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Understanding the general principles underlying strongly interacting quantum states out of equilibrium is one of the most important tasks of current theoretical physics. With experiments accessing the intricate dynamics of many-body quantum systems, it is paramount to develop powerful methods that encode the emergent physics. Up to now, the strong dichotomy observed between integrable and nonintegrable evolutions made an overarching theory difficult to build, especially for transport phenomena where space-time profiles are drastically different. We present a novel framework for studying transport in integrable systems: hydrodynamics with infinitely many conservation laws. This bridges the conceptual gap between integrable and nonintegrable quantum dynamics, and gives powerful tools for accurate studies of space-time profiles. We apply it to the description of energy transport between heat baths, and provide a full description of the current-carrying nonequilibrium steady state and the transition regions in a family of models including the Lieb-Liniger model of interacting Bose gases, realized in experiments.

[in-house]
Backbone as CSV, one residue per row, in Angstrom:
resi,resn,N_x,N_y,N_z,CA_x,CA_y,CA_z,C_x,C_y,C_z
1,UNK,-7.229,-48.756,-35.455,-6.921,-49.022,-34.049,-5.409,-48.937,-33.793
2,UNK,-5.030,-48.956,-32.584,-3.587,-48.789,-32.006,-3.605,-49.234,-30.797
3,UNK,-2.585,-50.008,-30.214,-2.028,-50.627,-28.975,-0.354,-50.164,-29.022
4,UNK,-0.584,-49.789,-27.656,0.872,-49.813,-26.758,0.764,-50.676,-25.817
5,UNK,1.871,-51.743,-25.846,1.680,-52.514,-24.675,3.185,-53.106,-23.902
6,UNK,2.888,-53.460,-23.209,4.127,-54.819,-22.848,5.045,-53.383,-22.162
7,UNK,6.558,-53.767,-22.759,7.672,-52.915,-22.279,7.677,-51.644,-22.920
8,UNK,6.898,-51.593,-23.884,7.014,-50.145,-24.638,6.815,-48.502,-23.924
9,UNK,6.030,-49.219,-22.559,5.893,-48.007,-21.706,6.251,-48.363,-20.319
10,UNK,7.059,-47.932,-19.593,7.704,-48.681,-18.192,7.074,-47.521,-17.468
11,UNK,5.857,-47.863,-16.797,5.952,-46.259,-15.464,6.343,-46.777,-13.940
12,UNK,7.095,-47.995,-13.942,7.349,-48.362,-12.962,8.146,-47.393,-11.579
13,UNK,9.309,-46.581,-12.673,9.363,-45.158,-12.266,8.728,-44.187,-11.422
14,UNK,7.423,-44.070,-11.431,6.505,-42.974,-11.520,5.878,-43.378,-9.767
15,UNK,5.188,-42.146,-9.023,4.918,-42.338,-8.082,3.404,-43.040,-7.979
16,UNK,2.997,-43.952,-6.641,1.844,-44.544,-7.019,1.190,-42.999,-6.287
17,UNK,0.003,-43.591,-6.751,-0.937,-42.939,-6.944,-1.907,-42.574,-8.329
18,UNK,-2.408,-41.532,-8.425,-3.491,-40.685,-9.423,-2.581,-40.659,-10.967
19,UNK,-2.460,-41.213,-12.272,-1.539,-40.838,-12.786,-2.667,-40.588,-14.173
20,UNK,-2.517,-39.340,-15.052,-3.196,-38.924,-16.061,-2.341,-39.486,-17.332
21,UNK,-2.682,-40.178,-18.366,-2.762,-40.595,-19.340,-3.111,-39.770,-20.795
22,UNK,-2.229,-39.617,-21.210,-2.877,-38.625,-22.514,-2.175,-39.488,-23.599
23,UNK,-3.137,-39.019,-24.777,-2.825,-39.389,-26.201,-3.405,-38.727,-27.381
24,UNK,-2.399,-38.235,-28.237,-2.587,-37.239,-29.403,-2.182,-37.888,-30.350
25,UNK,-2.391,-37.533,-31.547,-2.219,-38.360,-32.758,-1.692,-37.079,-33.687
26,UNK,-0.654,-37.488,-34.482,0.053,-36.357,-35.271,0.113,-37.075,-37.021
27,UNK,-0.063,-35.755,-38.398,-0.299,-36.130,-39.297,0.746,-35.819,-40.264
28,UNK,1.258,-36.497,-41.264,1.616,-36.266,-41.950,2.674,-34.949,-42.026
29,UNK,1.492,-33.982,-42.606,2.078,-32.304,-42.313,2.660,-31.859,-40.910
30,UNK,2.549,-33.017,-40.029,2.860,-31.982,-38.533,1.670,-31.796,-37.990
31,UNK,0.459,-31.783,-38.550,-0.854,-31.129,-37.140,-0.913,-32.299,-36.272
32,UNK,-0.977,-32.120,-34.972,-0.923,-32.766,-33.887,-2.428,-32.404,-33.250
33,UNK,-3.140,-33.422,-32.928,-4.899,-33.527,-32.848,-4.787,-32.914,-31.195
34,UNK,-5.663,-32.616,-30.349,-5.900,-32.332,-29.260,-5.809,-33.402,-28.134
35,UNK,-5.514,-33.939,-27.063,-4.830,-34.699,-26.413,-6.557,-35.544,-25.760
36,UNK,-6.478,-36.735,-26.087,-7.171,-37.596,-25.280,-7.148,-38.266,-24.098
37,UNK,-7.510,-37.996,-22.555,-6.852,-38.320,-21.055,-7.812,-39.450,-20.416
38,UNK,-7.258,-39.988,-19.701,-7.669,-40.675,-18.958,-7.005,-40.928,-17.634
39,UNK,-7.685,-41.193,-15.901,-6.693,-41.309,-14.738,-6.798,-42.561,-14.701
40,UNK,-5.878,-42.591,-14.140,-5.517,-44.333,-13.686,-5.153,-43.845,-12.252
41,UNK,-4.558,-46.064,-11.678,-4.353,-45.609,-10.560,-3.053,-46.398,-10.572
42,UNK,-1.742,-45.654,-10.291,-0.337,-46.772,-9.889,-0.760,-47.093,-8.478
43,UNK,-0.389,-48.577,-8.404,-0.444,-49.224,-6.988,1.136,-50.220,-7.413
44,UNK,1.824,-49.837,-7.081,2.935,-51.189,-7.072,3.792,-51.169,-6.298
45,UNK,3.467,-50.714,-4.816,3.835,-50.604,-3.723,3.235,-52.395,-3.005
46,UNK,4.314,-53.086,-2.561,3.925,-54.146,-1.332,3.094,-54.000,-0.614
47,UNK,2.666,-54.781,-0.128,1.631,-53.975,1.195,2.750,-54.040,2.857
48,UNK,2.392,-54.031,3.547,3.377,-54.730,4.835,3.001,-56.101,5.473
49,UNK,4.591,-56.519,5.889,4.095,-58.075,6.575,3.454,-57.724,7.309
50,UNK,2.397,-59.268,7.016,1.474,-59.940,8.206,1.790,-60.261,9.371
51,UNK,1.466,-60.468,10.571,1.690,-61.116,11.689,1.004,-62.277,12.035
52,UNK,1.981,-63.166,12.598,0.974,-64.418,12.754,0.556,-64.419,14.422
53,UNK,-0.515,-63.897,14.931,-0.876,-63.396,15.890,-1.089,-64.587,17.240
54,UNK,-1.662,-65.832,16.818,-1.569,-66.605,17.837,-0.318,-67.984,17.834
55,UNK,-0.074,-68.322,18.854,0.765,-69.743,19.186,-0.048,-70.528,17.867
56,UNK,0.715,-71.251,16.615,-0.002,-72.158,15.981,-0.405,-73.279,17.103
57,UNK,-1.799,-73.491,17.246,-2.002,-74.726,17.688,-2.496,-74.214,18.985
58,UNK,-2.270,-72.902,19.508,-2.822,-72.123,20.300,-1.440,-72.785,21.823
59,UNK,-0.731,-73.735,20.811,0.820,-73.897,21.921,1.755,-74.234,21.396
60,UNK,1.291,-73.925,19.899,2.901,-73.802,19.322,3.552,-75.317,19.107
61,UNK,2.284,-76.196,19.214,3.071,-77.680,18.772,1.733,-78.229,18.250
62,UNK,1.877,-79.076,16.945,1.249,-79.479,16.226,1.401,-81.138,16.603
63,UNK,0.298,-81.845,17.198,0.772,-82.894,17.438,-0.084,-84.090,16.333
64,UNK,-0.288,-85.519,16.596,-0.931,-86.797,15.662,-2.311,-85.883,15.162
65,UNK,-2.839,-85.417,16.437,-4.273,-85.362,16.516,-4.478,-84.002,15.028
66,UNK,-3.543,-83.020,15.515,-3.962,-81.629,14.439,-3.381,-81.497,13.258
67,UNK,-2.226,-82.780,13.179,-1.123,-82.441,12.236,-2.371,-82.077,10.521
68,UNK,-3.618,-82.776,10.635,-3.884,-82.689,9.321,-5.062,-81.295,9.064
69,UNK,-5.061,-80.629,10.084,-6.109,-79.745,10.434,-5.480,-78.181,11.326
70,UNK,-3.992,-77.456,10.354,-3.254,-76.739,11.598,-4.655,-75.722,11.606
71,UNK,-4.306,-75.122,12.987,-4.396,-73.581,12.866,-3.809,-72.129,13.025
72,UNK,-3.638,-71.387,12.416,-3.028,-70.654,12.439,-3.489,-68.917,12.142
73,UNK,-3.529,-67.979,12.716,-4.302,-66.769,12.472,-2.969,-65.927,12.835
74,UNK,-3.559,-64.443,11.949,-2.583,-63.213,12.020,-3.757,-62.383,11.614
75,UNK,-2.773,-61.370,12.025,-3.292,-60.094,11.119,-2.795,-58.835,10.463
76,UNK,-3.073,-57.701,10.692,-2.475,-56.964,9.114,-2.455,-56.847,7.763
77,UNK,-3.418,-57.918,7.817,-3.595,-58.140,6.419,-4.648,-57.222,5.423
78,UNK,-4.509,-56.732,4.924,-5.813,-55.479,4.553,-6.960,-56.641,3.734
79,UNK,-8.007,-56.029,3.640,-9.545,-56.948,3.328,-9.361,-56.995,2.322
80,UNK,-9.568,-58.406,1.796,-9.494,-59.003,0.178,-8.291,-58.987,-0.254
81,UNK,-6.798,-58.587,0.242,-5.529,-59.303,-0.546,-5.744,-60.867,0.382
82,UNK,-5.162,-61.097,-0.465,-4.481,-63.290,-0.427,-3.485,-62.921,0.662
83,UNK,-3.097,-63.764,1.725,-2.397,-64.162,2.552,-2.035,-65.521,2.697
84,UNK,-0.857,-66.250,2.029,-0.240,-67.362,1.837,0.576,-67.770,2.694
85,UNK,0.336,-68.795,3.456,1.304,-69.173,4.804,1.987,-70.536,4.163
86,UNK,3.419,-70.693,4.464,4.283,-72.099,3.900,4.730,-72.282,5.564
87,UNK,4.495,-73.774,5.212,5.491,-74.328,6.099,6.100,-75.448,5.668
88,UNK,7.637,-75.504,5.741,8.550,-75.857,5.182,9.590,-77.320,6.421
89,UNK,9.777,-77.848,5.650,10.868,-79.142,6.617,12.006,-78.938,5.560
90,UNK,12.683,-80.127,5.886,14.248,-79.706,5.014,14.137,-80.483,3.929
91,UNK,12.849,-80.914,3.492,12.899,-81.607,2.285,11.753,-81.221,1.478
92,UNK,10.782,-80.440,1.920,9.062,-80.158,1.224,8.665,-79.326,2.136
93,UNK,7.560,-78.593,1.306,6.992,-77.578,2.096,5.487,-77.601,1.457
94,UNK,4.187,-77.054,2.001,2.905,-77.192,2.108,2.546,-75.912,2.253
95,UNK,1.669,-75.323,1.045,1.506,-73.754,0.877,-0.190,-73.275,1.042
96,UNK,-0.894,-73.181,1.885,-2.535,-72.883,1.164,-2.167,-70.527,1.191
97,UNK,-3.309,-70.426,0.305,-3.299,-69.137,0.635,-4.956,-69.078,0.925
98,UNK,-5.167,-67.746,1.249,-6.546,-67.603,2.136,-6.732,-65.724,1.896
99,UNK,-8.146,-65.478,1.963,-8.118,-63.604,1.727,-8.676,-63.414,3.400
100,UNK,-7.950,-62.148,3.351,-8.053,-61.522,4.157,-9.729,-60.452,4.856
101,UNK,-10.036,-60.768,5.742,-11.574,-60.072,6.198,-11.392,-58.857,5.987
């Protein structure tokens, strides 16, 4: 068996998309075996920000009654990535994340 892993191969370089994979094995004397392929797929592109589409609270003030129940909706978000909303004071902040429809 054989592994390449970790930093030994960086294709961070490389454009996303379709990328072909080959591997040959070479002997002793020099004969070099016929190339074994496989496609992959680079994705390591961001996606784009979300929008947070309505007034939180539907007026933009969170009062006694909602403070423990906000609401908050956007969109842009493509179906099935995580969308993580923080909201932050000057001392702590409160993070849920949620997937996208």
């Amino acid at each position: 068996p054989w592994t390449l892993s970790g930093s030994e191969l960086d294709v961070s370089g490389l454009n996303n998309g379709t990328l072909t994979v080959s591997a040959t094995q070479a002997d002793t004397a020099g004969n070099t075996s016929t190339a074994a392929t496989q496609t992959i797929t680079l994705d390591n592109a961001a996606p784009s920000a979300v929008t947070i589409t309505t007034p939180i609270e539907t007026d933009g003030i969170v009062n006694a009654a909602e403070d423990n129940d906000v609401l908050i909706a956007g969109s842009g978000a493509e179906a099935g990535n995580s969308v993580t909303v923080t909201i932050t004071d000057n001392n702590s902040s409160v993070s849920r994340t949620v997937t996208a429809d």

|Additional Information:||Published by the American Physical Society under the terms of the Creative Commons Attribution 3.0 License. Further distribution of this work must maintain attribution to the author(s) and the published article’s title, journal citation, and DOI.|
|Subjects:||Q Science > QA Mathematics|
|Divisions:||School of Engineering & Mathematical Sciences > Department of Mathematical Science|
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